Adverbs modify things, but in the following sentence is "quickly" modifying "ran and hid" or just "ran"? "The child quickly ran and hid under the porch." It's a question of structural ambiguity.
Structural Ambiguity (aka, Word Order Can Change Meaning)
The kind of ambiguity created by these sentences is known in linguistics as “structural ambiguity.” It exists when the different parts of a phrase could be arranged in more than one way, yielding more than one meaning.
Structural linguistics explores the fact that the meaning of sentences is not based only on the meaning of individual words. It’s also based on the order of those words—the “structure” of the sentence.
Consider these two sentences:
- The dog bit the man.
- The man bit the dog.
Both contain the same words. But when you change the order of the words, you completely change the meaning.
Structural Ambiguity Can Be Funny
Where there’s a possibility for confusion, there’s usually a possibility for humor, and the Department of Linguistics at the University of Pennsylvania keeps a list of funny sentences and headlines (intentional and unintentional) that come from structural ambiguity.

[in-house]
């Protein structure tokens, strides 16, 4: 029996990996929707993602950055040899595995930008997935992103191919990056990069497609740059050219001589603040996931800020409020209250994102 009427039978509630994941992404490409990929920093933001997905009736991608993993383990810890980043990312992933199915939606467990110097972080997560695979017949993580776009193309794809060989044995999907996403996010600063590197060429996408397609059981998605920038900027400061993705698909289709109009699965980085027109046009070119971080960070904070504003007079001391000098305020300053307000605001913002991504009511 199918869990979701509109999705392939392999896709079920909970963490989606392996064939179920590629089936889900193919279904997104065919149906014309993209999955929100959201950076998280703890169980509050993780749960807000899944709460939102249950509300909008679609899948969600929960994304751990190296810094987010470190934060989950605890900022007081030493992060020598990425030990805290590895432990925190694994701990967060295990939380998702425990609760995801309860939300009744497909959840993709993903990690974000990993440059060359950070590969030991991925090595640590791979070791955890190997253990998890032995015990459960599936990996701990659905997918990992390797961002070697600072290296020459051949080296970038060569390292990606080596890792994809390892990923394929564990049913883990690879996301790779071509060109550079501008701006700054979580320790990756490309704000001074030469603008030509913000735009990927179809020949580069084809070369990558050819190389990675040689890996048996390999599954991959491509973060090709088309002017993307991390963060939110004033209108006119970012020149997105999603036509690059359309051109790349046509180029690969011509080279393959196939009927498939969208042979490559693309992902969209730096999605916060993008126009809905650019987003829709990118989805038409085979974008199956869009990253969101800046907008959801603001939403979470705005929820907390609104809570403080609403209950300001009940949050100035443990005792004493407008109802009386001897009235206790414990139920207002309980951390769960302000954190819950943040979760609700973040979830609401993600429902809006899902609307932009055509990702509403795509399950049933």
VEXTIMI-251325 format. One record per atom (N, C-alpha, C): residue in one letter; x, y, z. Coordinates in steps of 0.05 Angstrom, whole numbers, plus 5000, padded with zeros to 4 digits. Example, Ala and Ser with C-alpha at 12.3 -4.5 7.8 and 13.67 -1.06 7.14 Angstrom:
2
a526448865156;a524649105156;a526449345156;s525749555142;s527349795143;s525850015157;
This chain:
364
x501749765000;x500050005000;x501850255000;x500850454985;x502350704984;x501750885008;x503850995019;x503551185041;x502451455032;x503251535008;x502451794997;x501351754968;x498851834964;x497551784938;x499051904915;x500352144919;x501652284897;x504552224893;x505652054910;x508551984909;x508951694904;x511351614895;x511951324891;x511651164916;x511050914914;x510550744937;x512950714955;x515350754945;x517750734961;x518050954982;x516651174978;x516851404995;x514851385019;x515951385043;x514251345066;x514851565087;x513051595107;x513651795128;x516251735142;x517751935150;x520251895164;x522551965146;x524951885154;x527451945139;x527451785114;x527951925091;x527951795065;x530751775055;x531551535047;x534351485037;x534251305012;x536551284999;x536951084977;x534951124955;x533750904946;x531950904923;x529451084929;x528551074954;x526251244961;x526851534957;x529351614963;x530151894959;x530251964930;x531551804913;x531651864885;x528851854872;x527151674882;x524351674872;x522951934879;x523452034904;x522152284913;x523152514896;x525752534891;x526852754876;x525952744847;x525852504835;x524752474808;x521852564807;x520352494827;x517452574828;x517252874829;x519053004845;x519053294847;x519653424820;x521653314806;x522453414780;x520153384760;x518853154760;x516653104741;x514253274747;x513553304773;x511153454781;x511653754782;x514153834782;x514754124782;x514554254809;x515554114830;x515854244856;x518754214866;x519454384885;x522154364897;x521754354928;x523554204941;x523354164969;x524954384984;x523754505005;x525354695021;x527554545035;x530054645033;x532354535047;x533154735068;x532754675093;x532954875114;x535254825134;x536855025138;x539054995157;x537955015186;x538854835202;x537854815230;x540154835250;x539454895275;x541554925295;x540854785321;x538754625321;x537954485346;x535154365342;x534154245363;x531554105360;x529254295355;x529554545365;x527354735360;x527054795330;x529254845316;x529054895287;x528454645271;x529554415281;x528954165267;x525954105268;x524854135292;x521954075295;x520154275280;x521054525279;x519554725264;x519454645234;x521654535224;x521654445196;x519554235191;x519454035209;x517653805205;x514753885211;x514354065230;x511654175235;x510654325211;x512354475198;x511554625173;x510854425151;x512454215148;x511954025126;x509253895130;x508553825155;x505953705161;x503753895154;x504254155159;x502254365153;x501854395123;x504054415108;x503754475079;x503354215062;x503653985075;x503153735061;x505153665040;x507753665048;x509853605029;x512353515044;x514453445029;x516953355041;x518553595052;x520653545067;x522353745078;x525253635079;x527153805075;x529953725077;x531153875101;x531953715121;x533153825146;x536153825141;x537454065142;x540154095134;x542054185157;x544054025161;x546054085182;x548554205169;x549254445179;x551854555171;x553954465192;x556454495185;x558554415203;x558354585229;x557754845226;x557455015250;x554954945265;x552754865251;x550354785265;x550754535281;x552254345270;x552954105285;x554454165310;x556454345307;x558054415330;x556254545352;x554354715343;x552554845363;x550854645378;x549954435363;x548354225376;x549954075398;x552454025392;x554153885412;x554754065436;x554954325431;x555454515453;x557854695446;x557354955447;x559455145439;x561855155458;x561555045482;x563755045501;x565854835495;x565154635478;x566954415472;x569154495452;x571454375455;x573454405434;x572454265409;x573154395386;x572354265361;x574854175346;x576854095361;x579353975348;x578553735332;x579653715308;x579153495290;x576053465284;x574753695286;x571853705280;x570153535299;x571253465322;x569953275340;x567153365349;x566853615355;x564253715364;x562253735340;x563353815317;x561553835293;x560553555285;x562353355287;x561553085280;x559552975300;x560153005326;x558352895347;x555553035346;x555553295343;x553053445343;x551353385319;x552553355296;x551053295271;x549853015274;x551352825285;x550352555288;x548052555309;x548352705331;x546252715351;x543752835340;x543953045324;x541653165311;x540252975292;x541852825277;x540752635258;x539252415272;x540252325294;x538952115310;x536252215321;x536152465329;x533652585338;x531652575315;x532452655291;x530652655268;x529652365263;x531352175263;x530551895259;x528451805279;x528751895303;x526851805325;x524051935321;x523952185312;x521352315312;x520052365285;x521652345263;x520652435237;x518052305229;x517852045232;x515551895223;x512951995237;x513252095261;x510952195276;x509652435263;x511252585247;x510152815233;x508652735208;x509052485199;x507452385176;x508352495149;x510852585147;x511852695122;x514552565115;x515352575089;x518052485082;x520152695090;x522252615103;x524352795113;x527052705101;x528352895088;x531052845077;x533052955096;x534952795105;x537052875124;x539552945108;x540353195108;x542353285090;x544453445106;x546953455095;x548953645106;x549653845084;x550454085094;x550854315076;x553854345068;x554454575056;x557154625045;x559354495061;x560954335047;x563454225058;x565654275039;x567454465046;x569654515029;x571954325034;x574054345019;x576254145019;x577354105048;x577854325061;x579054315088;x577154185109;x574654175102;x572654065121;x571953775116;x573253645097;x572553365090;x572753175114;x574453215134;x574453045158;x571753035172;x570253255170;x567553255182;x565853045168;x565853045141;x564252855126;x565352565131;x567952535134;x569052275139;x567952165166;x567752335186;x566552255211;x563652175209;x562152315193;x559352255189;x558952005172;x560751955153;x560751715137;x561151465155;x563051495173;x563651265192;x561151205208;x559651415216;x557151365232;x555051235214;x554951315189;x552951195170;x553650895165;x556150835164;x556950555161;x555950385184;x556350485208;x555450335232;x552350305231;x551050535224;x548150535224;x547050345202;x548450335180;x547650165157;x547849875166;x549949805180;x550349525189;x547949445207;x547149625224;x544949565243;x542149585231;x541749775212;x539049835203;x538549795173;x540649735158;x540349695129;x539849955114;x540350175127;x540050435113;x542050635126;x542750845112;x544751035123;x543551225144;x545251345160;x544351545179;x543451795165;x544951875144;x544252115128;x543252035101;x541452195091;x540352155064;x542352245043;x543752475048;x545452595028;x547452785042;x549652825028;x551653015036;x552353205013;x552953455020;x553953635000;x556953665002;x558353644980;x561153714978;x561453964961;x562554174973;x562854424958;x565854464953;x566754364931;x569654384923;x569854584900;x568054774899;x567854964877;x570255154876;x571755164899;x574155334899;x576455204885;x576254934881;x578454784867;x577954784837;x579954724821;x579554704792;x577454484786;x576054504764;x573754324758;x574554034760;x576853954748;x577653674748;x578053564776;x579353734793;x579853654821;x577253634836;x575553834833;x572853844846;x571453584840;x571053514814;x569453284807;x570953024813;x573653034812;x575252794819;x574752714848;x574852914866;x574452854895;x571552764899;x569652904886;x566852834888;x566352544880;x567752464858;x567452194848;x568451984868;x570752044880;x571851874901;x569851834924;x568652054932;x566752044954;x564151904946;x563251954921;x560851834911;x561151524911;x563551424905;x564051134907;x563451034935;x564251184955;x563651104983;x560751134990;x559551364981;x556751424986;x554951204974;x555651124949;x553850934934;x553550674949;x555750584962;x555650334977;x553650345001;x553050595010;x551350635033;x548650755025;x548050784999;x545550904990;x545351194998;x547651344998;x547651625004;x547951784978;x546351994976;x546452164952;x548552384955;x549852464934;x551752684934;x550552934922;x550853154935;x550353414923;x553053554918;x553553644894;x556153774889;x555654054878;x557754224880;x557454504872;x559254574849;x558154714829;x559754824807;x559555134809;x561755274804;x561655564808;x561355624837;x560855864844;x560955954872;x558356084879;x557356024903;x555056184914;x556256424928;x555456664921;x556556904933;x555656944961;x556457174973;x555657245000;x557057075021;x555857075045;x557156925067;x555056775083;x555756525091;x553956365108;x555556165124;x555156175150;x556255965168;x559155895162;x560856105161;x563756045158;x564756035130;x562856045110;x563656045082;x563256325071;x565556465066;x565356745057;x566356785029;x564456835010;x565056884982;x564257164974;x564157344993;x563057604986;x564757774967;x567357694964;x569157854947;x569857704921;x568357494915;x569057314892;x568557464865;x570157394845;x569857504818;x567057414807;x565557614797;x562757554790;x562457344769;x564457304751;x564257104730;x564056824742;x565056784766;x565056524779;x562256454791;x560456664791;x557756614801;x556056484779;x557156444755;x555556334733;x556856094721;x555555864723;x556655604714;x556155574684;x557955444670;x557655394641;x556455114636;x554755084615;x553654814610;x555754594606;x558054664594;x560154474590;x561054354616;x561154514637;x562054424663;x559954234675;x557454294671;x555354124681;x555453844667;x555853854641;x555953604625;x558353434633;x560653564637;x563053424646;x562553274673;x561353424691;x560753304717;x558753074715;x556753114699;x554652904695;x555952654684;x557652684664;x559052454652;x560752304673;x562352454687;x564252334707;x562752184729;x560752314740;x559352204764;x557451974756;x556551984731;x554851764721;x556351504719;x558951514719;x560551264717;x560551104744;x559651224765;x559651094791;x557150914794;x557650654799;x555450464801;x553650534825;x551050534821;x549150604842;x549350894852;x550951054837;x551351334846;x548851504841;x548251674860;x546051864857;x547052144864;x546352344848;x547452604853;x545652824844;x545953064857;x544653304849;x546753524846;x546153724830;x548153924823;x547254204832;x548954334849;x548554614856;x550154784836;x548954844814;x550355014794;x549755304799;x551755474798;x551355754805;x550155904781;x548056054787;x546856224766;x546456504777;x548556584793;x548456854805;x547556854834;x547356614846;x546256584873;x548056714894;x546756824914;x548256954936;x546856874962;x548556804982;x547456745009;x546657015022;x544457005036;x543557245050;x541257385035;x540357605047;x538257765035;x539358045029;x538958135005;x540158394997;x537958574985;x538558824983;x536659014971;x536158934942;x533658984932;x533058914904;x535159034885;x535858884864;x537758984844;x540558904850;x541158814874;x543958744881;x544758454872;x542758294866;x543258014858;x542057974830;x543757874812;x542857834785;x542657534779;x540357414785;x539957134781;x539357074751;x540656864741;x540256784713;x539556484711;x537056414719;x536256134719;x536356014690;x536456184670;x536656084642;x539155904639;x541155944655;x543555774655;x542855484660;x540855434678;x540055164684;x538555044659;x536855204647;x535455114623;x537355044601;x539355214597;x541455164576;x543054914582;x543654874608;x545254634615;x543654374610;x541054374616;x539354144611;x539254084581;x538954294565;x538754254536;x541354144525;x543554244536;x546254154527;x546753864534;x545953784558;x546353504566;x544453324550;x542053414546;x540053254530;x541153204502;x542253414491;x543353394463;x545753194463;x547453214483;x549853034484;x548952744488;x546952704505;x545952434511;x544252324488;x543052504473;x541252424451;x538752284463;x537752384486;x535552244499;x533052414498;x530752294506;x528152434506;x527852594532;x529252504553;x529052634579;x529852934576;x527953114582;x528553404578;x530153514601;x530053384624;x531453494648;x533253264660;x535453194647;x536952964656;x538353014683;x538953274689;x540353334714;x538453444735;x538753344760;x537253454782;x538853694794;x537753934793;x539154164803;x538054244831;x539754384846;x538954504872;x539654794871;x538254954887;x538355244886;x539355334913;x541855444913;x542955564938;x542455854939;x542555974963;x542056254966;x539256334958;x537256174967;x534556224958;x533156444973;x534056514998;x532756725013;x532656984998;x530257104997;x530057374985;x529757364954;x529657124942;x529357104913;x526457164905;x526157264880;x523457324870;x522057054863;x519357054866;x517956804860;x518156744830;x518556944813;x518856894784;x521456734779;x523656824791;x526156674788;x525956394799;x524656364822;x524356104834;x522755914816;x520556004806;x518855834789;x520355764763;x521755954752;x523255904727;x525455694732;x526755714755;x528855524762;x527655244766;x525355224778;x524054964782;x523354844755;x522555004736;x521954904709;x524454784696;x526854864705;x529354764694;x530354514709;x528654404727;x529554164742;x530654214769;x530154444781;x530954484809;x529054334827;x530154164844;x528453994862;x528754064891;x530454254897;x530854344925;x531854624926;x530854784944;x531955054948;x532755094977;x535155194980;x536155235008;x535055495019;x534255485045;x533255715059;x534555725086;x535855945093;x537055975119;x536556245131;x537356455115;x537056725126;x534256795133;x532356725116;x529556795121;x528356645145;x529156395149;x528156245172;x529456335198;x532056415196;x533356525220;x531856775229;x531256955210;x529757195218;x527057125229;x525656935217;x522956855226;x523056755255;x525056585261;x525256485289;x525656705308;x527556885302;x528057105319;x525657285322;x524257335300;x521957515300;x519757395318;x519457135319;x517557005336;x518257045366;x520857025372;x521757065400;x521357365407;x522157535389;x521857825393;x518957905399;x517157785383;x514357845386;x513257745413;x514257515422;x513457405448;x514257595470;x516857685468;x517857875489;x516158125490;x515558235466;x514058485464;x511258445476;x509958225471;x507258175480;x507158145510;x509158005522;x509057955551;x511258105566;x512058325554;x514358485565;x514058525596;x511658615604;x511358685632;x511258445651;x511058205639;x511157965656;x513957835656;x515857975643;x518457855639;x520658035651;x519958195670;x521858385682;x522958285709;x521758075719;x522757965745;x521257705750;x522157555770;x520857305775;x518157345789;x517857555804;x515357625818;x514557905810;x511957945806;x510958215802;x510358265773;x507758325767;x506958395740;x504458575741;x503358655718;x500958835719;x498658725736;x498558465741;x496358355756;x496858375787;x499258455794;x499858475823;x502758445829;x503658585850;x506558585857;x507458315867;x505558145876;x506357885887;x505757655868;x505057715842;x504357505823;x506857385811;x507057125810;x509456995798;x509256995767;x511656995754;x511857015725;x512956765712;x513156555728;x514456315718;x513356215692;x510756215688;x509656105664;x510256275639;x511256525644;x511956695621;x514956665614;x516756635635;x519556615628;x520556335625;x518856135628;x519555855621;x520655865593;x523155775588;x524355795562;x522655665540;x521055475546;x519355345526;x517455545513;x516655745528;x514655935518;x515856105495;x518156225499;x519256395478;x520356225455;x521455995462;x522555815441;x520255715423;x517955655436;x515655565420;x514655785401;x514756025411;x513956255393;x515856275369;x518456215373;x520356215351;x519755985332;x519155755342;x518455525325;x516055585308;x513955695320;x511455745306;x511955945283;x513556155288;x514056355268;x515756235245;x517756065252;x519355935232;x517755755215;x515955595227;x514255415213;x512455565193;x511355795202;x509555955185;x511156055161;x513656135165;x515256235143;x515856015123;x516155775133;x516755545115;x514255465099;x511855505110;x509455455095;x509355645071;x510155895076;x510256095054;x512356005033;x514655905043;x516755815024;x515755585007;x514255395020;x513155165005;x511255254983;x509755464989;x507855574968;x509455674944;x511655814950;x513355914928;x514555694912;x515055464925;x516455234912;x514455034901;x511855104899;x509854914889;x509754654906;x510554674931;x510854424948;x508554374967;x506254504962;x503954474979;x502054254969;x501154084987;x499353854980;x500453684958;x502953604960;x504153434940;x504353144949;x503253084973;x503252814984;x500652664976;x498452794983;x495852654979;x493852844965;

One classic joke you maybe have heard before comes from Groucho Marx, who said, “One morning I shot an elephant in my pajamas. How he got into my pajamas I'll never know.”
That joke uses structural ambiguity because the prepositional phrase “in my pajamas” could describe how the shooter was dressed, but it could also describe the location of the elephant.
Because headline writers are often trying to cram information into a headline, they’re an easy place to find unintentionally funny juxtapositions or words that could have two meanings, and the Penn site has many including
- He Found God at the End of His Rope
- Killer Sentenced to Die for Second Time in 10 Years
- Lansing Residents Can Drop Off Trees
In Conclusion …
So, what’s your takeaway from this segment?
Remember this: In English, the scope of a modifier tends to extend to the words that follow it. So be careful writing a sentence like, “She wildly drove to the hospital and operated on the patient”—unless you really mean that the doctor both drove and operated wildly.
Garner, Bryan A. The Chicago Guide to Grammar, Usage, and Punctuation. Adverbs, Position of Adverbs. The University of Chicago Press, 2016.
Rowe, Bruce M., and Diane P. Levine. A Concise Introduction to Linguistics, 4th ed. Chapters 5 and 6. Routledge, Taylor & Francis Group, 2015.
Stageberg, Norman C. “Structural Ambiguity for English Teachers.” Selected Addresses Delivered at the Conference on English Education, no. 6, 1968, pp. 29–34.